89# full pdf including constraint pdf
90model = ROOT.RooProdPdf("model", "model", [gauss, constraint])
91
92# Generating toy data with randomized global observables
93# ------------------------------------------------------
94
95# For most toy-based statistical procedures, it is necessary to also
96# randomize the global observable when generating toy datasets.
97#
98# To that end, let's generate a single event from the model and take the
99# global observable value (the same is done in the RooStats:ToyMCSampler
100# class):
101
102dataGlob = model.generate({mu_obs}, 1)
103
104# Next, we temporarily set the value of mu_obs to the randomized value for
105# generating our toy dataset:
106mu_obs_orig_val = mu_obs.getVal()
107
108ROOT.RooArgSet(mu_obs).assign(dataGlob.get(0))
109
110# Actually generate the toy dataset. We don't generate too many events,
111# otherwise, the constraint will not have much weight in the fit and the result
112# looks like it's unaffected by it.
113data = model.generate({x}, 50)
114
115# When fitting the toy dataset, it is important to set the global
116# observables in the fit to the values that were used to generate the toy
117# dataset. To facilitate the bookkeeping of global observable values, you
118# can attach a snapshot with the current global observable values to the
119# dataset like this (new feature introduced in ROOT 6.26):
120
121data.setGlobalObservables({mu_obs})
122
123# reset original mu_obs value
124mu_obs.setVal(mu_obs_orig_val)
125
126# Fitting a model with global observables
127# ---------------------------------------
128
129# Create snapshot of original parameters to reset parameters after fitting
130modelParameters = model.getParameters(data.get())
131origParameters = modelParameters.snapshot()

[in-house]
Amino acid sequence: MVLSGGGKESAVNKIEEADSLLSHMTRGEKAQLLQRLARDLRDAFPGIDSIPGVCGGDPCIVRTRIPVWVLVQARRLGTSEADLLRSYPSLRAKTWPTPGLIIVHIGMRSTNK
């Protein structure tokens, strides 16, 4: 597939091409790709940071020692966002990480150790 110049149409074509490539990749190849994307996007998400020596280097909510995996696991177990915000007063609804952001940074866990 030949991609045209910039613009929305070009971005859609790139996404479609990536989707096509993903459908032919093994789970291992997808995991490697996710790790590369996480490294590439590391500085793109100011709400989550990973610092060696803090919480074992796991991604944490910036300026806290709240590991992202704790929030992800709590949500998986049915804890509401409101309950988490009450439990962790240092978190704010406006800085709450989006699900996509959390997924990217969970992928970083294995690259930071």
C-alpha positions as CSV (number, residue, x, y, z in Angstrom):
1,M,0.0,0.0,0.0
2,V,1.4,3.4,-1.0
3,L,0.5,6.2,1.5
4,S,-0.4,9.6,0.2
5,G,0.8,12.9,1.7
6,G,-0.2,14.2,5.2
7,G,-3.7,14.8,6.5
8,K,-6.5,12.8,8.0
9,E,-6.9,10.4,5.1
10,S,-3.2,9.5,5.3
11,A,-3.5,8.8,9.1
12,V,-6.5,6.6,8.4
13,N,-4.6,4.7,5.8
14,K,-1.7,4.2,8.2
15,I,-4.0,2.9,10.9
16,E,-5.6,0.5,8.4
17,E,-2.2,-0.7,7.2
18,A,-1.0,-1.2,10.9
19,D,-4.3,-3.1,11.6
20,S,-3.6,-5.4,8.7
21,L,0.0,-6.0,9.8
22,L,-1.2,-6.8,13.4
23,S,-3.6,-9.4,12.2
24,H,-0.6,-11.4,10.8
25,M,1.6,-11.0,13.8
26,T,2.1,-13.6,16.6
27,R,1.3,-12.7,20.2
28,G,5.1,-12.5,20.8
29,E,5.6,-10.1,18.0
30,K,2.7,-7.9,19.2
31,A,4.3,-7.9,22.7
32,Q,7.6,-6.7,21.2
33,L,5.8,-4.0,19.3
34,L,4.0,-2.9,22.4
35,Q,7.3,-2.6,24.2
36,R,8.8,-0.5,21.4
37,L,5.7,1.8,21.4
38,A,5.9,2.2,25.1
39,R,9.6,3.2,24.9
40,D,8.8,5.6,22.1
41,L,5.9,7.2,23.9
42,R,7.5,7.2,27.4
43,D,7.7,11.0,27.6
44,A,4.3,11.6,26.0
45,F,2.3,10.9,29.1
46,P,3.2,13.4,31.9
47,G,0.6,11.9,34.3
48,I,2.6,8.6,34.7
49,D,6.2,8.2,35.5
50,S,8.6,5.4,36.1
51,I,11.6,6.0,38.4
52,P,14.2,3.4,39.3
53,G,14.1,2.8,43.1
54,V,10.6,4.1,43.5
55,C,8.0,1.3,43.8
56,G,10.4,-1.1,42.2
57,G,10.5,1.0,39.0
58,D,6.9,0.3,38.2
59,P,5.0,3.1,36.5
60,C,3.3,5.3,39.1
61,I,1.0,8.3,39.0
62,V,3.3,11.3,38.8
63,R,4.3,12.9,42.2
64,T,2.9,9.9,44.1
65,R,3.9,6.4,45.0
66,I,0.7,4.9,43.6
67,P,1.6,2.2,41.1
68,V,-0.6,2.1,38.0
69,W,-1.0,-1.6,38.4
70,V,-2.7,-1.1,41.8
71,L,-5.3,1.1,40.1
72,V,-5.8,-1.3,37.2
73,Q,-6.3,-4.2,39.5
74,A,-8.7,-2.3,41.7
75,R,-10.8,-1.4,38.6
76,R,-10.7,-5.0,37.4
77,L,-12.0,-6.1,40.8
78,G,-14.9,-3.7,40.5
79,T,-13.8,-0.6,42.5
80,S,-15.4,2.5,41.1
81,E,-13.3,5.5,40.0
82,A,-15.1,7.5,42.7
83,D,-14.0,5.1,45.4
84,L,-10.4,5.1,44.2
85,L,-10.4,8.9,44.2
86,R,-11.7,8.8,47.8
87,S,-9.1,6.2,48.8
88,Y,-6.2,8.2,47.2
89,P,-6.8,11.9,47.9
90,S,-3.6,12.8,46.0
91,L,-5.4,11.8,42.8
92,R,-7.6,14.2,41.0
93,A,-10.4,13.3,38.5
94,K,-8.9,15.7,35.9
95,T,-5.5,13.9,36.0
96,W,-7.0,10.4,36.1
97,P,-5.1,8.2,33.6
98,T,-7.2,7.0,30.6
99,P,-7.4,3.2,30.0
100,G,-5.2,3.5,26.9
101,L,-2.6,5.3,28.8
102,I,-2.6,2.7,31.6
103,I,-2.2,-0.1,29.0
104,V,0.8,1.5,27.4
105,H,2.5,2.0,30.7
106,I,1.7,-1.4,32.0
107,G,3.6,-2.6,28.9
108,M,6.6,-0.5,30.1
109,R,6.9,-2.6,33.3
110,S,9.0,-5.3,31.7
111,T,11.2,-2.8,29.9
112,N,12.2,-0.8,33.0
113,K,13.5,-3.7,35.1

132
133# When you fit a model that includes global observables, you need to
134# specify them in the call to RooAbsPdf::fitTo with the
135# RooFit::GlobalObservables command argument. By default, the global
136# observable values attached to the dataset will be prioritized over the
137# values in the model, so the following fit correctly uses the randomized
138# global observable values from the toy dataset:
139print("1. model.fitTo(*data, GlobalObservables(mu_obs))")
140print("------------------------------------------------")
141model.fitTo(data, GlobalObservables=mu_obs, PrintLevel=-1, Save=True).Print()
142modelParameters.assign(origParameters)
143
144# In our example, the set of global observables is attached to the toy
145# dataset. In this case, you can actually drop the GlobalObservables()
146# command argument, because the global observables are automatically
147# figured out from the data set (this fit result should be identical to the
148# previous one).
149print("2. model.fitTo(*data)")
150print("---------------------")
151model.fitTo(data, PrintLevel=-1, Save=True).Print()
152modelParameters.assign(origParameters)
153
154# If you want to explicitly ignore the global observables in the dataset,
155# you can do that by specifying GlobalObservablesSource("model"). Keep in
156# mind that now it's also again your responsibility to define the set of
157# global observables.
158print('3. model.fitTo(*data, GlobalObservables(mu_obs), GlobalObservablesSource("model"))')
159print("------------------------------------------------")
160model.fitTo(data, GlobalObservables=mu_obs, GlobalObservablesSource="model", PrintLevel=-1, Save=True).Print()
161modelParameters.assign(origParameters)
void Print(GNN_Data &d, std::string txt="")